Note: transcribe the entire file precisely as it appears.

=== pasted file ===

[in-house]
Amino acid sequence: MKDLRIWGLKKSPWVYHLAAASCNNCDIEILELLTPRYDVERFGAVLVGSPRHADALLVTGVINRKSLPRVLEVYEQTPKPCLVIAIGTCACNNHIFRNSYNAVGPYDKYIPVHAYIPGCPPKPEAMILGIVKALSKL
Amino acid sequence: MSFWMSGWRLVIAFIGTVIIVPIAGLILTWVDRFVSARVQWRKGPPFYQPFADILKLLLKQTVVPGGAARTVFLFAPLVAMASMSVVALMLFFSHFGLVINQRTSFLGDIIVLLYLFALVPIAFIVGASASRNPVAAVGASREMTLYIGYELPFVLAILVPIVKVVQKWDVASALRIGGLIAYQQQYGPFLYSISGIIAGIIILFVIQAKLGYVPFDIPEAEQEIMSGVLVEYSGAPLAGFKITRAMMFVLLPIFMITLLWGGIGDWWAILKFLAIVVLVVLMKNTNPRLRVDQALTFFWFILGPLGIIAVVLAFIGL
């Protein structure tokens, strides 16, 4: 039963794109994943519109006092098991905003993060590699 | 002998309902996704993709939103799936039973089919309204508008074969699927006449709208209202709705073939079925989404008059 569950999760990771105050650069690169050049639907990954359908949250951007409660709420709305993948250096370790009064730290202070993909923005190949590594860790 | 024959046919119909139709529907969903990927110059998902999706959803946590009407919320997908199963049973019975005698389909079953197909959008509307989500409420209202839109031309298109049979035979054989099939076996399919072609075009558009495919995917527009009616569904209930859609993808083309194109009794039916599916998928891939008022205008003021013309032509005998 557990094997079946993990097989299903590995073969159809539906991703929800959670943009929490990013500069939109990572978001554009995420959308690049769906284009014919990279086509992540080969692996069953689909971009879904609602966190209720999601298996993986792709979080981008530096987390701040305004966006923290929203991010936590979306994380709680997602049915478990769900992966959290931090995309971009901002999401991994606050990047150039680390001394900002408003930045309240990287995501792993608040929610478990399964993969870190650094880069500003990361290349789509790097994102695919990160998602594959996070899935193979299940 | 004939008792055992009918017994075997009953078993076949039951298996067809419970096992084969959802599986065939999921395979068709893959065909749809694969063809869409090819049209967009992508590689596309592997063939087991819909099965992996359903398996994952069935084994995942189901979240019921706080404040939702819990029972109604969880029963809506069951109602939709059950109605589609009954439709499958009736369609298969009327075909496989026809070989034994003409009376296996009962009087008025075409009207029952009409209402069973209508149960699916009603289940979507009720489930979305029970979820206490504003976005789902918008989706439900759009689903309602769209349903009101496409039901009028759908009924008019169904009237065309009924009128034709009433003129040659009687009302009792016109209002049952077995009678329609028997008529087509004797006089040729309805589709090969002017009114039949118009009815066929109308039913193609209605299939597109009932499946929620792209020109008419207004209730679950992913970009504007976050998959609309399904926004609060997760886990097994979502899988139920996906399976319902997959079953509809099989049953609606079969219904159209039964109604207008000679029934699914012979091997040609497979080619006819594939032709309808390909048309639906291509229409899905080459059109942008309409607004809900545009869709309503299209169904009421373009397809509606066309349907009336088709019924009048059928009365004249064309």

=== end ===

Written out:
[in-house]
Amino acid sequence: MKDLRIWGLKKSPWVYHLAAASCNNCDIEILELLTPRYDVERFGAVLVGSPRHADALLVTGVINRKSLPRVLEVYEQTPKPCLVIAIGTCACNNHIFRNSYNAVGPYDKYIPVHAYIPGCPPKPEAMILGIVKALSKL
Amino acid sequence: MSFWMSGWRLVIAFIGTVIIVPIAGLILTWVDRFVSARVQWRKGPPFYQPFADILKLLLKQTVVPGGAARTVFLFAPLVAMASMSVVALMLFFSHFGLVINQRTSFLGDIIVLLYLFALVPIAFIVGASASRNPVAAVGASREMTLYIGYELPFVLAILVPIVKVVQKWDVASALRIGGLIAYQQQYGPFLYSISGIIAGIIILFVIQAKLGYVPFDIPEAEQEIMSGVLVEYSGAPLAGFKITRAMMFVLLPIFMITLLWGGIGDWWAILKFLAIVVLVVLMKNTNPRLRVDQALTFFWFILGPLGIIAVVLAFIGL
């Protein structure tokens, strides 16, 4: 039963794109994943519109006092098991905003993060590699 | 002998309902996704993709939103799936039973089919309204508008074969699927006449709208209202709705073939079925989404008059 569950999760990771105050650069690169050049639907990954359908949250951007409660709420709305993948250096370790009064730290202070993909923005190949590594860790 | 024959046919119909139709529907969903990927110059998902999706959803946590009407919320997908199963049973019975005698389909079953197909959008509307989500409420209202839109031309298109049979035979054989099939076996399919072609075009558009495919995917527009009616569904209930859609993808083309194109009794039916599916998928891939008022205008003021013309032509005998 557990094997079946993990097989299903590995073969159809539906991703929800959670943009929490990013500069939109990572978001554009995420959308690049769906284009014919990279086509992540080969692996069953689909971009879904609602966190209720999601298996993986792709979080981008530096987390701040305004966006923290929203991010936590979306994380709680997602049915478990769900992966959290931090995309971009901002999401991994606050990047150039680390001394900002408003930045309240990287995501792993608040929610478990399964993969870190650094880069500003990361290349789509790097994102695919990160998602594959996070899935193979299940 | 004939008792055992009918017994075997009953078993076949039951298996067809419970096992084969959802599986065939999921395979068709893959065909749809694969063809869409090819049209967009992508590689596309592997063939087991819909099965992996359903398996994952069935084994995942189901979240019921706080404040939702819990029972109604969880029963809506069951109602939709059950109605589609009954439709499958009736369609298969009327075909496989026809070989034994003409009376296996009962009087008025075409009207029952009409209402069973209508149960699916009603289940979507009720489930979305029970979820206490504003976005789902918008989706439900759009689903309602769209349903009101496409039901009028759908009924008019169904009237065309009924009128034709009433003129040659009687009302009792016109209002049952077995009678329609028997008529087509004797006089040729309805589709090969002017009114039949118009009815066929109308039913193609209605299939597109009932499946929620792209020109008419207004209730679950992913970009504007976050998959609309399904926004609060997760886990097994979502899988139920996906399976319902997959079953509809099989049953609606079969219904159209039964109604207008000679029934699914012979091997040609497979080619006819594939032709309808390909048309639906291509229409899905080459059109942008309409607004809900545009869709309503299209169904009421373009397809509606066309349907009336088709019924009048059928009365004249064309």